Combustible Celluloid
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With: Leon M. Lion, Anne Grey, John Stuart, Donald Calthrop, Barry Jones, Ann Casson
Written by: Alma Reville, Alfred Hitchcock, Rodney Ackland, based on a play by Joseph Jefferson Farjeon
Directed by: Alfred Hitchcock
MPAA Rating: NR
Running Time: 63
Date: 07/18/1932

Number Seventeen (1932)

2 1/2 Stars (out of 4)

Prime Confusion

By Jeffrey M. Anderson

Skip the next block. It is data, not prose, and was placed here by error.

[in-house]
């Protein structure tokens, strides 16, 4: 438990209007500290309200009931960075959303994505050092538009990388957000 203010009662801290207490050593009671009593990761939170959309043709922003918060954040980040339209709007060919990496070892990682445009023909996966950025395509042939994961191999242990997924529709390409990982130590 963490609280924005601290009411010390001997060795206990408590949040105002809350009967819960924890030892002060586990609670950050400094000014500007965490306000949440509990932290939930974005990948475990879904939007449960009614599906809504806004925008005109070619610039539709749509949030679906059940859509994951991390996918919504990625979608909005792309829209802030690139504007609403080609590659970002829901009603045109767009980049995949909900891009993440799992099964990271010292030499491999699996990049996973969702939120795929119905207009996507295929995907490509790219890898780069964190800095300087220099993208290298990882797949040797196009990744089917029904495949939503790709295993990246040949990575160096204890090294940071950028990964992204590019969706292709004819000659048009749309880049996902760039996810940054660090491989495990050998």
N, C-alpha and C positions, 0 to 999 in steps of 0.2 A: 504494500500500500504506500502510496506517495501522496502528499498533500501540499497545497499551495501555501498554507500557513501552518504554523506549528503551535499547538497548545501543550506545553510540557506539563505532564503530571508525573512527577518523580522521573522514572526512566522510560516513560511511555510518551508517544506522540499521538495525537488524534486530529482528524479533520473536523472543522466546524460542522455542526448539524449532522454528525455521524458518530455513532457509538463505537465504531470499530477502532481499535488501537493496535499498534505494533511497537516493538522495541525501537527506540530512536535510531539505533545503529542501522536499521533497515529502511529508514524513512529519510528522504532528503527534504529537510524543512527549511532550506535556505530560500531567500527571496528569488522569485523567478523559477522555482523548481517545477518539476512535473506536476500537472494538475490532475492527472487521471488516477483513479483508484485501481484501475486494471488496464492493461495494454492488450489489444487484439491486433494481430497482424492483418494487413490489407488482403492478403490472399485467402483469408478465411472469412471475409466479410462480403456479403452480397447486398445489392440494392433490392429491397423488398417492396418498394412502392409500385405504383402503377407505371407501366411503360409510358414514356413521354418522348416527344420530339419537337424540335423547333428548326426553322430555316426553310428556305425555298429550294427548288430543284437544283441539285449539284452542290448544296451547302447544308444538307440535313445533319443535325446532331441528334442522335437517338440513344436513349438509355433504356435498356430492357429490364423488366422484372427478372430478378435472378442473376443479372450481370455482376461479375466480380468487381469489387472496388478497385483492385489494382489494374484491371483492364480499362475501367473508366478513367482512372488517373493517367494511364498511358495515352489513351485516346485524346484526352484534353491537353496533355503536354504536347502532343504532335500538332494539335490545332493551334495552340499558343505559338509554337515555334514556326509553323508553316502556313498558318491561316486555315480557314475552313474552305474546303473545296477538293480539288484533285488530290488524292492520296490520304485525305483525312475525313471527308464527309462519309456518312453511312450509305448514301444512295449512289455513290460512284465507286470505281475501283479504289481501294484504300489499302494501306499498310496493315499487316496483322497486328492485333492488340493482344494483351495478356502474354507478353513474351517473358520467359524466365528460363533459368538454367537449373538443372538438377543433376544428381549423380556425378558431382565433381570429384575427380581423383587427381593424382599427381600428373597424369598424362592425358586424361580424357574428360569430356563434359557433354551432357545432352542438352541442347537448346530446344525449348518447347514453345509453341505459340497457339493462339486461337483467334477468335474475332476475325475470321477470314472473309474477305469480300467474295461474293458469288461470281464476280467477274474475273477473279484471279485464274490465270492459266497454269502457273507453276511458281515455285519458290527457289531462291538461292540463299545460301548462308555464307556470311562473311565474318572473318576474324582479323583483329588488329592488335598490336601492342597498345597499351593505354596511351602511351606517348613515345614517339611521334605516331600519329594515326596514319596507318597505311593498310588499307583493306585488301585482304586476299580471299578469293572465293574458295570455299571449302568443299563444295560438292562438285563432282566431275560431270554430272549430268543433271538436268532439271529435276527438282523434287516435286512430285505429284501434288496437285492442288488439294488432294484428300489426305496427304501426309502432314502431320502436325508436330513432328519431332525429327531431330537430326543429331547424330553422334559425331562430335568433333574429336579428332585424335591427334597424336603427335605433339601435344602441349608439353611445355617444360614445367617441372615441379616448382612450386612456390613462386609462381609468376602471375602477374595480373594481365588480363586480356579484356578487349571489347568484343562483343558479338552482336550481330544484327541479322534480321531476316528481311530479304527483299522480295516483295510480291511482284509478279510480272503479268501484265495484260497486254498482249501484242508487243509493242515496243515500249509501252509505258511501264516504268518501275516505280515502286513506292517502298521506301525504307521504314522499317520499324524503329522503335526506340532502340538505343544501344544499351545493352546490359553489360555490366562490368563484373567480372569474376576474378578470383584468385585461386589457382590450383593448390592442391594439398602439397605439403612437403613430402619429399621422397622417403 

Alfred Hitchcock's Number Seventeen starts well, with Detective Barton (John Stuart) entering a creepy empty building at night to find that it's not empty. There's a dead body, and a man carrying a candle in the dark. The man claims not to have killed the other man, but rather simply found him there. Some more people show up, and then more people, and then... to be honest, I kind of lost the thread there. It's a confusing tale, but it's ultimately about a diamond necklace that everyone wants. It's a good-looking film, and runs a brisk 64 minutes, but it's really only recommended to Hitchcock completists. Kino Lorber's 2022 Blu-ray release offers a 4K restoration of the film, a commentary track by film historian and critic Peter Tonguette, an excerpt from Francois Truffaut's interviews with Hitchcock, a documentary, "Hitchcock: The Early Years," an introduction by Noel Simsolo, and a batch of trailers.

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